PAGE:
Engineer Bakes up a Simulation Recipe for Efficiency

Whirlpool bakes a brick and mixes the results with multiphysics software to improve appliance performance.

Whirlpool engineers created a “heat and mass transfer” module and a “transport of dilute species” module in their simulations to improve an oven’s energy efficiency.

Whirlpool Whirlpool engineers created a “heat and mass transfer” module and a “transport of dilute species” module in their simulations to improve an oven’s energy efficiency.

It’s difficult to separate family life and work for Nelson R. Garcia-Polanco. His home in Milan, Italy, is equipped with Whirlpool ovens and washers—the ones he and his colleagues designed. Garcia-Polanco, an engineer at Whirlpool, sometimes find himself cooking pizzas with an oven from the same line he’s been trying to redesign for energy efficiency.

For his family, an oven that can cook the same meal using less energy means a smaller electric bill. For Whirlpool, energy efficiency is part of its efforts to procure a higher-level European Union Energy label. In partnership with the Green Kitchen project, Whirlpool has begun an initiative to develop cutting-edge products that offer high energy efficiency and reduced impact on the environment. “[The] strategy of maximizing energy efficiency helps consumers reduce waste and achieve savings of up to 70% on energy bills,” announces Whirlpool.

To figure out ways to reduce energy use by Whirlpool ovens, Garcia-Polanco and his colleagues Joaquín Capablo and John Doyle run physical tests and thermal simulations in parallel. In digital simulation, engineers could easily do what’s usually time-consuming and costly in physical experiments. They could, for instance, alternate the materials and coatings in the oven walls to see how it affects the cooking process.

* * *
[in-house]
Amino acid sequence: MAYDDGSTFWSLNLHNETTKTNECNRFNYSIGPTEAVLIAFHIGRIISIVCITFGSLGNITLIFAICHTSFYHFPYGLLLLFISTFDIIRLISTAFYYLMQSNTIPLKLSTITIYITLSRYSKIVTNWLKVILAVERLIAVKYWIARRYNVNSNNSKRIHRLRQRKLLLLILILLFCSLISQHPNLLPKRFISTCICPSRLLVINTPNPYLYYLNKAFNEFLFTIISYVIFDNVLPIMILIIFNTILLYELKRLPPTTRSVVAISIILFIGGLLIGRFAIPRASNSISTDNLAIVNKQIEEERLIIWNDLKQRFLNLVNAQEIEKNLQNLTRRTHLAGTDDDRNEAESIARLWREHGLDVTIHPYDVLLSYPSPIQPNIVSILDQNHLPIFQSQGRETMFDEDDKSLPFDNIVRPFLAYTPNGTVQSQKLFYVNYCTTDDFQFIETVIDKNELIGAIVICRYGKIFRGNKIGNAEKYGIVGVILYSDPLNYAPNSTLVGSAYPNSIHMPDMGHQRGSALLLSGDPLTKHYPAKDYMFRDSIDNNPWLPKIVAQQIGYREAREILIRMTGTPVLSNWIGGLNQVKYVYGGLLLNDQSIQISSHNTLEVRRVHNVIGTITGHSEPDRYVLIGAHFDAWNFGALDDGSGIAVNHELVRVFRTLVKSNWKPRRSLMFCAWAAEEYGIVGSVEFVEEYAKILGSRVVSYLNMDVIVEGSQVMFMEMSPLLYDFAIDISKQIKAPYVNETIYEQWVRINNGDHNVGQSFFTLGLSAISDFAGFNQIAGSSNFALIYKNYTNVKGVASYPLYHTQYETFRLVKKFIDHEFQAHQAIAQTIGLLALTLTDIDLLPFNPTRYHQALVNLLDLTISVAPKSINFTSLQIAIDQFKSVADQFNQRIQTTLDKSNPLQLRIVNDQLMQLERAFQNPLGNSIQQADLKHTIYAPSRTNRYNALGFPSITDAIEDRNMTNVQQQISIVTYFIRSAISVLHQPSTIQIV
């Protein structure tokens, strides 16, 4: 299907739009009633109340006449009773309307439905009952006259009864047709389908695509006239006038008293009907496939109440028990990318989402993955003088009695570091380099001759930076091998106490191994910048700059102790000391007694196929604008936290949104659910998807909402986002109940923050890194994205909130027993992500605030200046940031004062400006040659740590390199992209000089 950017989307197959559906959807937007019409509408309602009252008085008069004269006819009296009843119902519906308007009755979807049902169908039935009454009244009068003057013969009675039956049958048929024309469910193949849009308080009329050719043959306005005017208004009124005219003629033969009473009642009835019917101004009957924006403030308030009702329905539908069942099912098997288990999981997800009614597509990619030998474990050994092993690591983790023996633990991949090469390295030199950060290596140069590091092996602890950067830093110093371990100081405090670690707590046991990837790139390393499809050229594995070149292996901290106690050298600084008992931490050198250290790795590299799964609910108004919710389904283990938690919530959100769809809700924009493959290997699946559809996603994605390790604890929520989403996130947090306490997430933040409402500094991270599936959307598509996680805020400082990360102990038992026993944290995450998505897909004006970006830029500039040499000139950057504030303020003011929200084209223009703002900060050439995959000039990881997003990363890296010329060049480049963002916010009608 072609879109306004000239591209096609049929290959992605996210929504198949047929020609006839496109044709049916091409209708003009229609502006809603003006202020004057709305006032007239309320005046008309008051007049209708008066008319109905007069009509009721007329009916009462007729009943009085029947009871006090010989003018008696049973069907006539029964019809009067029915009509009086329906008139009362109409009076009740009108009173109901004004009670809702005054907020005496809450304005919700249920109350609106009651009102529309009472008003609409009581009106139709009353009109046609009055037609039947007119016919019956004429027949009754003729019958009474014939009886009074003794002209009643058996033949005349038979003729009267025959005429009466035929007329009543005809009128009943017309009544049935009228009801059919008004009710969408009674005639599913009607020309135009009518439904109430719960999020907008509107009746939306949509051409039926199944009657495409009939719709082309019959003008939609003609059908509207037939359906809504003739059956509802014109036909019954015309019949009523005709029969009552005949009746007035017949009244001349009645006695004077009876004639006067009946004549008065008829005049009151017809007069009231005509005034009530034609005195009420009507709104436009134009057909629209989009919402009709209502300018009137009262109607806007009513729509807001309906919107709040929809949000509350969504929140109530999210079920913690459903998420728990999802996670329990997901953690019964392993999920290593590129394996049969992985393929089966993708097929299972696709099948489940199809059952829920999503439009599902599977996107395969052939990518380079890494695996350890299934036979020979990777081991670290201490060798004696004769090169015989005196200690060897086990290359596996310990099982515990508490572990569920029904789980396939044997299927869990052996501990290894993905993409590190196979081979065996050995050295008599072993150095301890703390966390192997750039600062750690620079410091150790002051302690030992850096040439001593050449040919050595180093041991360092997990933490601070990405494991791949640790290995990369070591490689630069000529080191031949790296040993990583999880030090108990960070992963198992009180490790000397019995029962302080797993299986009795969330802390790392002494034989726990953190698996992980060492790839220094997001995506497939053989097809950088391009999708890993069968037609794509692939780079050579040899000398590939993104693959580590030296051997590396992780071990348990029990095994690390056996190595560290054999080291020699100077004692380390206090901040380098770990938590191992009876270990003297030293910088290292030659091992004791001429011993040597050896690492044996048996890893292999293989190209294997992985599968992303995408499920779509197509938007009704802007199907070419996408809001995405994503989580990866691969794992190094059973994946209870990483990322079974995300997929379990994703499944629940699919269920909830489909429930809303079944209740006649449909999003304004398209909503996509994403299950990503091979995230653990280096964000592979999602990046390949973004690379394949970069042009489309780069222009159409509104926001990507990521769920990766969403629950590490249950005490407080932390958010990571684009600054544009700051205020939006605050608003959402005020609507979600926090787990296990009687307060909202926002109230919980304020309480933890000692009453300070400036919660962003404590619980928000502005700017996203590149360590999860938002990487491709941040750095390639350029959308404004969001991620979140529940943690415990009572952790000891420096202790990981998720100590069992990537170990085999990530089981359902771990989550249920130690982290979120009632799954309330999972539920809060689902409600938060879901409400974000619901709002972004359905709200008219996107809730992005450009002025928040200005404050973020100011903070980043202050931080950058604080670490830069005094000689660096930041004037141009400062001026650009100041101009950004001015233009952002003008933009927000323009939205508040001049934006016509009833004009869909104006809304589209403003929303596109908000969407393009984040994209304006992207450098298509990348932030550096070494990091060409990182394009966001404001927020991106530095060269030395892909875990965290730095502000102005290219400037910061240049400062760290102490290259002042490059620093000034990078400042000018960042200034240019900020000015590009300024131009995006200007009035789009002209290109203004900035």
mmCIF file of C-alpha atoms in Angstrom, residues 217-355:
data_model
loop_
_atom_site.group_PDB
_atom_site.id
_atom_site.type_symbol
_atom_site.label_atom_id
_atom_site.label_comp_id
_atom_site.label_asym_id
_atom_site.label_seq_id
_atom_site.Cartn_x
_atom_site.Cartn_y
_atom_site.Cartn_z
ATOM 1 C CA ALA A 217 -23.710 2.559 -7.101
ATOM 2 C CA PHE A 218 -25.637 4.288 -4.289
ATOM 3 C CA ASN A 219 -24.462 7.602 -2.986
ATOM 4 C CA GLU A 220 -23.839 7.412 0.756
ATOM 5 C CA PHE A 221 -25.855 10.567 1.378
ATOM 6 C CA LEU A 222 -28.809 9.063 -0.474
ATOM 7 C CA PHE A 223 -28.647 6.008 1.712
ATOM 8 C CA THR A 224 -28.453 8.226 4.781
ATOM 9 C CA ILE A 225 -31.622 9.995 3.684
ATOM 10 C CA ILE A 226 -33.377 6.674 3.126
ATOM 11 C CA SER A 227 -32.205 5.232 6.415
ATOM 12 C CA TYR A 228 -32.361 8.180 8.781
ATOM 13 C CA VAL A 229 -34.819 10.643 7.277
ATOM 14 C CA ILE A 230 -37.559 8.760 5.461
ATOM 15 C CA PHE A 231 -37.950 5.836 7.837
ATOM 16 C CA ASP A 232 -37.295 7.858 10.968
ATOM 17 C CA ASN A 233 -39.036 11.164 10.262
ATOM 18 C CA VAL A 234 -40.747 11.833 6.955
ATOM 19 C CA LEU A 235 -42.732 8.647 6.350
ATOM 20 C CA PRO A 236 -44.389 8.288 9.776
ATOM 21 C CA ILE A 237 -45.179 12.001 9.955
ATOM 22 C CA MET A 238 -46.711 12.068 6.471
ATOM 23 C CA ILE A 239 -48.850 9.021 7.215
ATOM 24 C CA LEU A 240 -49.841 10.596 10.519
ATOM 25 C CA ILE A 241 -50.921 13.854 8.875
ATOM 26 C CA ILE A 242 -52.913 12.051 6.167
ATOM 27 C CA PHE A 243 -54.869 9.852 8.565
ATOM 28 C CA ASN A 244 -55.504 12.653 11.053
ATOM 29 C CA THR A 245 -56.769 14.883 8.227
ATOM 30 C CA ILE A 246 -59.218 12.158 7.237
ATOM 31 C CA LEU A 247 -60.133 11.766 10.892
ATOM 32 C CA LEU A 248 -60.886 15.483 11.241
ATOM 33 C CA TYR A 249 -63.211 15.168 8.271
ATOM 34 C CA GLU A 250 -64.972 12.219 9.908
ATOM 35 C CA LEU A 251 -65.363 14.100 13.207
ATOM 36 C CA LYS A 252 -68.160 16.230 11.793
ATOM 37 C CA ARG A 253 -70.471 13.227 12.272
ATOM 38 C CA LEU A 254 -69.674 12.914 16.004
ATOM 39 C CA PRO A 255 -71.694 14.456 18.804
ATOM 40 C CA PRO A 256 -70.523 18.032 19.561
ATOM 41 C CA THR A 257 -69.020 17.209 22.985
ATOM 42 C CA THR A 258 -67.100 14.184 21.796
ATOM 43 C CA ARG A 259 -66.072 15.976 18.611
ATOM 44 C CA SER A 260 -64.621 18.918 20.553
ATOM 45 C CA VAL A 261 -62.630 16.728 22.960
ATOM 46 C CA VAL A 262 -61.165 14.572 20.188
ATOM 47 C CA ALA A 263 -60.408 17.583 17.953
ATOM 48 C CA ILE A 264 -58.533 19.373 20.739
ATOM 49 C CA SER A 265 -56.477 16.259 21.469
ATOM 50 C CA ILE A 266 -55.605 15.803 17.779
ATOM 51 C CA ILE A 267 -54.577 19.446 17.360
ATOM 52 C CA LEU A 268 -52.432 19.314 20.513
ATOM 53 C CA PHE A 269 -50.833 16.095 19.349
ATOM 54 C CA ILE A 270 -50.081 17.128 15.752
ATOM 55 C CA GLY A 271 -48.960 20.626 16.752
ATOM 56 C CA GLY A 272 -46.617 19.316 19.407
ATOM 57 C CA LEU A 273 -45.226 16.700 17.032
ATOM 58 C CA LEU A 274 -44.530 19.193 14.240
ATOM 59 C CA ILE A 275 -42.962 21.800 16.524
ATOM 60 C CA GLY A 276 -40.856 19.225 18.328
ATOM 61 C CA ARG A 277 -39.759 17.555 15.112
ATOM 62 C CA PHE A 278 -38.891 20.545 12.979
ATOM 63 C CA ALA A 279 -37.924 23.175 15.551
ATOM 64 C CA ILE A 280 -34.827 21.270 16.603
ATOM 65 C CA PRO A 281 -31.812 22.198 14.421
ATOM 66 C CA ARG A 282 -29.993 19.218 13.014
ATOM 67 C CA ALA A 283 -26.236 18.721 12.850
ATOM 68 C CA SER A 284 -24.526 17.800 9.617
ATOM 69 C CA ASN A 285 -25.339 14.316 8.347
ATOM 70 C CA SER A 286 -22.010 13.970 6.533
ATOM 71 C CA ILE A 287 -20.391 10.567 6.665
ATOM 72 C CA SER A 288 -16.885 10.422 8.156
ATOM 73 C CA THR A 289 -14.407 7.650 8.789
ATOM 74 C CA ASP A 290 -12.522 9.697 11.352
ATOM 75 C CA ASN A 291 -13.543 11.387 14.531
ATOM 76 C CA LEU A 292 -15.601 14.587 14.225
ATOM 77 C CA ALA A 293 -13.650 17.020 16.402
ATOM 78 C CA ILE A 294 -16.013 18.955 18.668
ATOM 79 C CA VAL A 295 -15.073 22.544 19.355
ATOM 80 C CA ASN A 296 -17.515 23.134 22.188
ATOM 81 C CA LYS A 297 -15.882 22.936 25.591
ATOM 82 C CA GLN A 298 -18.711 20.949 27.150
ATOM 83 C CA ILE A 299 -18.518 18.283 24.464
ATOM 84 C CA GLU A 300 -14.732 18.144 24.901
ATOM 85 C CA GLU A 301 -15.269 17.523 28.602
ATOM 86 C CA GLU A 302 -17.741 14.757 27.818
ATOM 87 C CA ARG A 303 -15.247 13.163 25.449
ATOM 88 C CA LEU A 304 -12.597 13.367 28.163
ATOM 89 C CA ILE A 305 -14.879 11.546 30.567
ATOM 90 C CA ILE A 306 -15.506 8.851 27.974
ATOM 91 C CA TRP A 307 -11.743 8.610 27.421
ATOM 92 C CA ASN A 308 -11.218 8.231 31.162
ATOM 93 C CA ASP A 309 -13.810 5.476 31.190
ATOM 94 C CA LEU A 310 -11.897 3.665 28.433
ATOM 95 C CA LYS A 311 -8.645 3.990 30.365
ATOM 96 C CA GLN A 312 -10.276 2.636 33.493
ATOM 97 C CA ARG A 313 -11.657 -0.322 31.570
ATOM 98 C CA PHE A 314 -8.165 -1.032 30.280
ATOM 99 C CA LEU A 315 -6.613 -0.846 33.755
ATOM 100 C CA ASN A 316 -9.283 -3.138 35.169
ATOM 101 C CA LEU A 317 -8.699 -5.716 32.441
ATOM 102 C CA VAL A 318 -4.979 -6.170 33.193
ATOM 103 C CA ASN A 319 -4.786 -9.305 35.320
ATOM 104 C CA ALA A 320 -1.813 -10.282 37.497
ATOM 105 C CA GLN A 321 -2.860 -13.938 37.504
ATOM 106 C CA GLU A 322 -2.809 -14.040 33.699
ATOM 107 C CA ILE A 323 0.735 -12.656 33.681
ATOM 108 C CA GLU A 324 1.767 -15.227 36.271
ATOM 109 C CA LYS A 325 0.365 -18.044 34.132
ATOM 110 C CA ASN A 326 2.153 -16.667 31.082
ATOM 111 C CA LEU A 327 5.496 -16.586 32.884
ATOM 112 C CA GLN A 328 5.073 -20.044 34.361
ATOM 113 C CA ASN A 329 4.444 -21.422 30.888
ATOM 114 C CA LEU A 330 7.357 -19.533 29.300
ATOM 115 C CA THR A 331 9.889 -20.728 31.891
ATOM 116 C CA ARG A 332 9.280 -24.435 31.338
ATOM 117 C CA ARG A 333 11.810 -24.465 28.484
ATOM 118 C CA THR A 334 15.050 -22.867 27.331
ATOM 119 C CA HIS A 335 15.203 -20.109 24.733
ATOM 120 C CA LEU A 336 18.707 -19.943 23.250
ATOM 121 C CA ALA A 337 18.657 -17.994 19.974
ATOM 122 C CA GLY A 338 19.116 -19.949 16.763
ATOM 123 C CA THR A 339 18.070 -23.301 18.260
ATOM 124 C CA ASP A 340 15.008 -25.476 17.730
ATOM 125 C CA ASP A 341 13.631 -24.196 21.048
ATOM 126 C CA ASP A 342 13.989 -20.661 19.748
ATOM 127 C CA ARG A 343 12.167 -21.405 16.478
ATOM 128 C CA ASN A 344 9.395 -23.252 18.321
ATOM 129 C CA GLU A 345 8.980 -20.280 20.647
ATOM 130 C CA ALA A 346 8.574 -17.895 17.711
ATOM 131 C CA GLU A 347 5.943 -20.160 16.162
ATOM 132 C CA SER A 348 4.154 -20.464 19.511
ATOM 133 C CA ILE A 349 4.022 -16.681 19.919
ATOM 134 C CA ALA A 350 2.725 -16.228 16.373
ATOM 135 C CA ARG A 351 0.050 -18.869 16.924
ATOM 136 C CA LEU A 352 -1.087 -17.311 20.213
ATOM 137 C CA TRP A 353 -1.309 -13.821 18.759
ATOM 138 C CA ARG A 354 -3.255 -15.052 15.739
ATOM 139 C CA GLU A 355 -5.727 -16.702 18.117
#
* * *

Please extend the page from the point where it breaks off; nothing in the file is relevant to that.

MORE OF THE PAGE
But before engineers can experiment with what-if scenarios on a computer, they must first cook a piece of brick, literally.

Marinate the Brick

To make an oven more energy-efficient, Garcia-Polanco and his Whirlpool colleagues must first study what happens inside the cavity of the appliance during the cooking process. The standard test for this in the European Union (EN 50304) is to cook a brick. It’s a solid piece of heat-conductive material, capable of retaining water, and manufactured to closely resemble the characteristics of generic food—making it an ideal substitute for controlled testing of the heating process.

Eight hours before the test, Garcia-Polanco soaked the brick in cold water. The brick absorbed about 5 oz. of water overnight. “Most food contains water,” Garcia-Polanco explains. “And that water evaporates during cooking. The evaporation also increases the heat transfer inside the oven.”

The shape, size and functions of the oven are normally standardized. For example, the position of the broiler is often fixed (usually attached to the roof). So one of the strategies is to try out different wall materials and coating options to change the reflectivity, conductivity and emissivity of the oven cavity.

The engineers’ plan was to use the brick test as reference, then run a number of simulations using COMSOL Multiphysics software. To obtain data from the physical test, the brick was rigged with thermocouples, feeding right into a data-logging device.